Oak Fellows

Read more about each Oak Fellow



Valerie Dionne, Director

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Valerie M. Dionne is an associate professor of French at Colby College. She received her PhD from Princeton and also participated in a seminar on “Torture and Dignity” with Jay Bernstein at Cornell University’s Summer School of Theory. Her first monograph, Montaigne, écrivain de la conciliation (Paris: Classiques Garnier, 2014) explores the great French thinker’s advocacy for political conciliation during the Wars of Religion. She has also co-edited a volume, “Revelations of Character”: Ethos, Rhetoric and Moral Philosophy in Montaigne, with C. Noirot (Newcastle, UK: Cambridge Scholars Publishing, 2007). She is the author of several articles on the theme of Justice, Law, and Tolerance, including an essay co-written with Yannik Büchi ’17 on the rights of intersex people in France from antiquity to the present. As an historian of ideas, she teaches a course on the Birth of Human Rights during the French Revolution, and a course on French Intellectuals and Social Justice.


Amya Bhalla, Assistant Director

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Amya is responsible for providing strategic direction and operational support for the Institute, including marketing the Oak Fellow program to an international audience, coordinating the application review process of Oak candidates, and serving as the primary contact and support person for the Oak Fellow before and while in residence at Colby. They coordinate with the Oak Fellow and other Colby faculty to develop events related to the Fellow’s area of expertise and support student programming initiatives focused on human rights.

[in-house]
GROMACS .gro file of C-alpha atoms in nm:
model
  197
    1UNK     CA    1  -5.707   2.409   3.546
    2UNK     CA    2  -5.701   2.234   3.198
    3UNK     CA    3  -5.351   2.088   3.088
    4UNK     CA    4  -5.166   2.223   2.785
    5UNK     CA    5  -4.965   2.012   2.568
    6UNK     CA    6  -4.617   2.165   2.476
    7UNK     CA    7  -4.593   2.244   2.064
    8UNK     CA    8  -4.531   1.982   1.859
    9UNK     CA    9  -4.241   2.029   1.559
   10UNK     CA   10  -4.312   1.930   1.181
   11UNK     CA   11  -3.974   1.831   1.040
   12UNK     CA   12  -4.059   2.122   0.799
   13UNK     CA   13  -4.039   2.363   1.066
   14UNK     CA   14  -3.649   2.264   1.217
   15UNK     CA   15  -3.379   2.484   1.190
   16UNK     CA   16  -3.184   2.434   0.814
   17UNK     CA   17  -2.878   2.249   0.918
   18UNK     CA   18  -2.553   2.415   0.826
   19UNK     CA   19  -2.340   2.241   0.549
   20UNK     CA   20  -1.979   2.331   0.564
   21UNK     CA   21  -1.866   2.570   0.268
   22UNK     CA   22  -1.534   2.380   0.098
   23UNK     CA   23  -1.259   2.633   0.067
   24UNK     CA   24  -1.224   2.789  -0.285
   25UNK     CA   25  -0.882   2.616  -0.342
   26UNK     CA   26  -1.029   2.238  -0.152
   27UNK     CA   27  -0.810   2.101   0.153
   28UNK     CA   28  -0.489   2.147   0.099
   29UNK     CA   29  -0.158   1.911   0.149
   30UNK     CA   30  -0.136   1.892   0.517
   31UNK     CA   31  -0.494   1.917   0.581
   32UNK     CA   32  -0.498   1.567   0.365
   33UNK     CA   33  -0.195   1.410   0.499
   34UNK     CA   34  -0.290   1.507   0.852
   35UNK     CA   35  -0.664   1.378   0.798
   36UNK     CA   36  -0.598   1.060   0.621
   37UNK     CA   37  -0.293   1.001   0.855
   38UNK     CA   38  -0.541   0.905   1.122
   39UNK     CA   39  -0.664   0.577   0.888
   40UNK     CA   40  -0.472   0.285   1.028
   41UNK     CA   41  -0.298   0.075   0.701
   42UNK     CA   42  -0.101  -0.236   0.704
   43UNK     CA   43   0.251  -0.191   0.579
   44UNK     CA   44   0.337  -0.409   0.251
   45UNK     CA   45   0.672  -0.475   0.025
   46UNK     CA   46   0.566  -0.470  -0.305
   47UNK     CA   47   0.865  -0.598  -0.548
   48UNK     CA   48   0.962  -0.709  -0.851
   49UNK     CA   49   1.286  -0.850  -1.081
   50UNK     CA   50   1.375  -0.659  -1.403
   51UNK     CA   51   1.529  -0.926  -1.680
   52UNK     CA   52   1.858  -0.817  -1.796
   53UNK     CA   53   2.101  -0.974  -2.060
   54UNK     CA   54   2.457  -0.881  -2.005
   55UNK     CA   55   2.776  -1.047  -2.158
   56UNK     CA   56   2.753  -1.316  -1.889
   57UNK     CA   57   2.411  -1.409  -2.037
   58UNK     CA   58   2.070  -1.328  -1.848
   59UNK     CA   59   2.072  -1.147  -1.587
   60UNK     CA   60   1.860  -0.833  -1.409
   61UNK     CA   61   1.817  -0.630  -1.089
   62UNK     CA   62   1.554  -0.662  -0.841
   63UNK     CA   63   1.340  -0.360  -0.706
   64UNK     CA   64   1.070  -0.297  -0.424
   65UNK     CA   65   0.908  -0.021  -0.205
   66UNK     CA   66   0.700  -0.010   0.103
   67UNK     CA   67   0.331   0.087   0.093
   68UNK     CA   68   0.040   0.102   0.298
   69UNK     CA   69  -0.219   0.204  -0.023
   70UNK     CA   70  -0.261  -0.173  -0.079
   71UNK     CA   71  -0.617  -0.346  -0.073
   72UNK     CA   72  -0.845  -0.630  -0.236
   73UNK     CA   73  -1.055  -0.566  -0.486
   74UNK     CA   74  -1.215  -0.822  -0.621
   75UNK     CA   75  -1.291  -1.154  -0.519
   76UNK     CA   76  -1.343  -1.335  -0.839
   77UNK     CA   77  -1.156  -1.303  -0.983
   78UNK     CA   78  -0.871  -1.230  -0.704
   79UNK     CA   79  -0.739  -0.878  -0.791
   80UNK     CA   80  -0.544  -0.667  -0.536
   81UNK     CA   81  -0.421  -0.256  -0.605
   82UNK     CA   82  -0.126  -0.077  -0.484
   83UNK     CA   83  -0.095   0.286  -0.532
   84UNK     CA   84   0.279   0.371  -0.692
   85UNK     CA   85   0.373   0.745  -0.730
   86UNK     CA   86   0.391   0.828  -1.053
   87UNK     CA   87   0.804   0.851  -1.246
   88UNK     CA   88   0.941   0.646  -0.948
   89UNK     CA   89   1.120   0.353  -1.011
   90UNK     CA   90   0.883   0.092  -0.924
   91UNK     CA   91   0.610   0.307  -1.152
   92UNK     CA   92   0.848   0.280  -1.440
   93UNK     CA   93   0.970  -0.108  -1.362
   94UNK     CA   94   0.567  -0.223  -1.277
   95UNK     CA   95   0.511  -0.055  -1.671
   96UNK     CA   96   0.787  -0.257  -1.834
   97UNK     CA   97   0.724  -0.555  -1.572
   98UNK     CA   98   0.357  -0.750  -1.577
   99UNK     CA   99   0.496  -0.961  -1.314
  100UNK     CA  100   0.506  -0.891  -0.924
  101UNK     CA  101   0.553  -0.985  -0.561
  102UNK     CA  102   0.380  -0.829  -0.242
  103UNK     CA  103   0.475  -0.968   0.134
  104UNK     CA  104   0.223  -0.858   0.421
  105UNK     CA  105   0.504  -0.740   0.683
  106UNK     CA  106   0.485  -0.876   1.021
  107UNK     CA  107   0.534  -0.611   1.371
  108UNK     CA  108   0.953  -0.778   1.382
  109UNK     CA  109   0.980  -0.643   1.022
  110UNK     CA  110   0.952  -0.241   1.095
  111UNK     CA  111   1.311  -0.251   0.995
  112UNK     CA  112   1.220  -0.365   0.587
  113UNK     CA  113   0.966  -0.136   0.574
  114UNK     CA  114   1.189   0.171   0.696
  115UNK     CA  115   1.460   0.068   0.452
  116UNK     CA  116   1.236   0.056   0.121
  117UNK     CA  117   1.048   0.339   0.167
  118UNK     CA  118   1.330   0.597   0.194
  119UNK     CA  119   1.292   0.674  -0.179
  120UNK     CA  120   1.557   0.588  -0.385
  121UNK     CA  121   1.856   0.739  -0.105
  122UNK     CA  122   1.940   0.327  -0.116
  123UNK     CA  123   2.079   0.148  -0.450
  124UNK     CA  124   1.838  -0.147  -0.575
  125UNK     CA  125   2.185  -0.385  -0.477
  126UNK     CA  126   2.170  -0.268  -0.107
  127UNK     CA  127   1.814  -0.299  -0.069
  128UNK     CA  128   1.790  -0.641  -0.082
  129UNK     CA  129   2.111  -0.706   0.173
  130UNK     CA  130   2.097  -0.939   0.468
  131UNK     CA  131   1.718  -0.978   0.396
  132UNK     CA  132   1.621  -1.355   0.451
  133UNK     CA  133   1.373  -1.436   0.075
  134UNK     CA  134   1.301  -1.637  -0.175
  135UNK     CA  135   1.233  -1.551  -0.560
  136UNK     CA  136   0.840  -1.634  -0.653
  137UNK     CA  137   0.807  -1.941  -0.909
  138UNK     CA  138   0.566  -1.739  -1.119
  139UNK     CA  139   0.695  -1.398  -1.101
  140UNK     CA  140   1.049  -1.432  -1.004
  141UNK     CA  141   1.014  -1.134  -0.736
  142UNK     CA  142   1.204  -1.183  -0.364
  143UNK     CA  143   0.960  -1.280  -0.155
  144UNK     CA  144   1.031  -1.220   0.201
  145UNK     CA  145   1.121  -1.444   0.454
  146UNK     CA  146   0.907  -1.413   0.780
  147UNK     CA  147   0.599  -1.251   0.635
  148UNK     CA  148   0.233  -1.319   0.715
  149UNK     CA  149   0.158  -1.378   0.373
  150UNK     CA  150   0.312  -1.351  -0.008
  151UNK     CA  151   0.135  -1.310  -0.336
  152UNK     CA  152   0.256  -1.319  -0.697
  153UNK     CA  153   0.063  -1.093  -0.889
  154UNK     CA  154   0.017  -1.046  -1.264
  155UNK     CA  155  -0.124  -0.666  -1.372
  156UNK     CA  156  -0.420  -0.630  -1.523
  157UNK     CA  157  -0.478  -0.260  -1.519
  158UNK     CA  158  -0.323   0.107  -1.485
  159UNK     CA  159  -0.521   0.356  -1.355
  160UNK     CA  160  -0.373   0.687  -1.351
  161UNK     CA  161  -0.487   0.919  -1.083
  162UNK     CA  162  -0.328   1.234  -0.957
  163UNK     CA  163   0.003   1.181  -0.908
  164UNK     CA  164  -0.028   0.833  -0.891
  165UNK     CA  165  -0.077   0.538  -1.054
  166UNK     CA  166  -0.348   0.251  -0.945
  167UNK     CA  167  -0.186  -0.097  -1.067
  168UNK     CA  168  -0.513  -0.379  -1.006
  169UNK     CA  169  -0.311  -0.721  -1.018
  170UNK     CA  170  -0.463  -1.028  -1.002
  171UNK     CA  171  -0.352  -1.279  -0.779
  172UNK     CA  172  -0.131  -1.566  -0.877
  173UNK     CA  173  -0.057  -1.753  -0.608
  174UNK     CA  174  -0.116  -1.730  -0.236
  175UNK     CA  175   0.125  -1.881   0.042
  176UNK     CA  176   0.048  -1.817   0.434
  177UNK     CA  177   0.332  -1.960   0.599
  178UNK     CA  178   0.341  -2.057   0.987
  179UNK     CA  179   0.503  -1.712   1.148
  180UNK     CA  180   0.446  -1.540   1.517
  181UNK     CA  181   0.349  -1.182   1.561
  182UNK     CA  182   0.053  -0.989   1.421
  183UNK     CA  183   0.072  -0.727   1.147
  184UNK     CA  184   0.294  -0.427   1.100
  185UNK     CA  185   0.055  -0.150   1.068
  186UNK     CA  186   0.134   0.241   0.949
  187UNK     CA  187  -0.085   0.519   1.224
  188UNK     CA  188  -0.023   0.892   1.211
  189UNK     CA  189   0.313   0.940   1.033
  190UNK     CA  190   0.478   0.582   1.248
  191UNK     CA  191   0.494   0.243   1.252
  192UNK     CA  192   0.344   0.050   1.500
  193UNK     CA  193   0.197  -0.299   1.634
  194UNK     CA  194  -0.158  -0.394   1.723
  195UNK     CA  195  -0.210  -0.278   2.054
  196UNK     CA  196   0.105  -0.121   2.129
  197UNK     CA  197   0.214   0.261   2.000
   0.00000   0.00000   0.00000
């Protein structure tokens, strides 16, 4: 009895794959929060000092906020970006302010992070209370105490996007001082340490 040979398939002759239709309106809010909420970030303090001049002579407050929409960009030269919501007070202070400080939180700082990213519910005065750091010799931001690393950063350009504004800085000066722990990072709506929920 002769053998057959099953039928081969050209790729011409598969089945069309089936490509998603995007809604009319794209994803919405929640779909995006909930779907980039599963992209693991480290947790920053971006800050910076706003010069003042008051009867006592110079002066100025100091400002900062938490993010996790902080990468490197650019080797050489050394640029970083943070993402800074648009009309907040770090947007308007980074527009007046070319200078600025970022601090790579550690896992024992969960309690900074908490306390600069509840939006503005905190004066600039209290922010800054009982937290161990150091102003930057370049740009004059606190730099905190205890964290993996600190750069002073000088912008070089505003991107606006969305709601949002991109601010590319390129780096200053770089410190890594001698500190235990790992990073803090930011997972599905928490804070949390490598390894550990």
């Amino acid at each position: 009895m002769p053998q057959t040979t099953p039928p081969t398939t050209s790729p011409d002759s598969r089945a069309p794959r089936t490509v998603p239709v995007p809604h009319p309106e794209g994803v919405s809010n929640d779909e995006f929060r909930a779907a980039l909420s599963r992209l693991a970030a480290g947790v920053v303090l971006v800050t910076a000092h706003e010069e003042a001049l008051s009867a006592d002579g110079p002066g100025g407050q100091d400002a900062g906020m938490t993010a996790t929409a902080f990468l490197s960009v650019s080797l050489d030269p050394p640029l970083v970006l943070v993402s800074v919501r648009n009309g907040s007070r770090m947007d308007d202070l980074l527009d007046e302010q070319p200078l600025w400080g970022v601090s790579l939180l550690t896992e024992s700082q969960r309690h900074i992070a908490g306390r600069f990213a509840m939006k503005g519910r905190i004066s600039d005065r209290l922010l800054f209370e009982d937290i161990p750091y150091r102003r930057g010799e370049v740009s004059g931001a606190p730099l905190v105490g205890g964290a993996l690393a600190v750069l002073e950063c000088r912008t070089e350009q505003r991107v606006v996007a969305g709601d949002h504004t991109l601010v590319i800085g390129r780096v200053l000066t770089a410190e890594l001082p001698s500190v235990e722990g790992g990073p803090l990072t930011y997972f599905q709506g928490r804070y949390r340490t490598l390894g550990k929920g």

Amya received their B.A. in Anthropology with a Minor in Environmental Studies from Colby College in 2019. While a student at Colby, Amya worked as the editor-in-chief of the monthly political print magazine, Outside Colby, co-chair of the Oak Student Committee, anthropology research assistant, and creative director of WMHB radio station, along with being an active member of Pugh Center clubs.


Chris Myers Asch, Co-Instructor

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Research Associate and JanPlan Instructor Chris Myers Asch serves as co-instructor of the Oak GS111 Human Rights in Global Perspective course. In collaboration with the Oak Fellow, Chris leads a seminar that focuses on the year’s theme and highlights the fellow’s personal on-the-ground experiences. In addition, he facilitates the design and implementation of civic engagement projects to further the work of the Oak Fellow and raise public awareness about the year’s human rights issue.

Chris is the co-founder and executive director of the Capital Area New Mainers Project based in Augusta, ME. CANMP is a cross-cultural organization that welcomes immigrants and refugees and works to create a thriving, integrated, multicultural community in central Maine.

Chris received his B.A. in Public Policy Studies from Duke University and then an M.A and a Ph.D. in American History from the University of North Carolina, Chapel Hill. He is author of Chocolate City: A History of Race and Democracy in the Nation’s Capital, with George Derek Musgrove (University of North Carolina Press, 2017).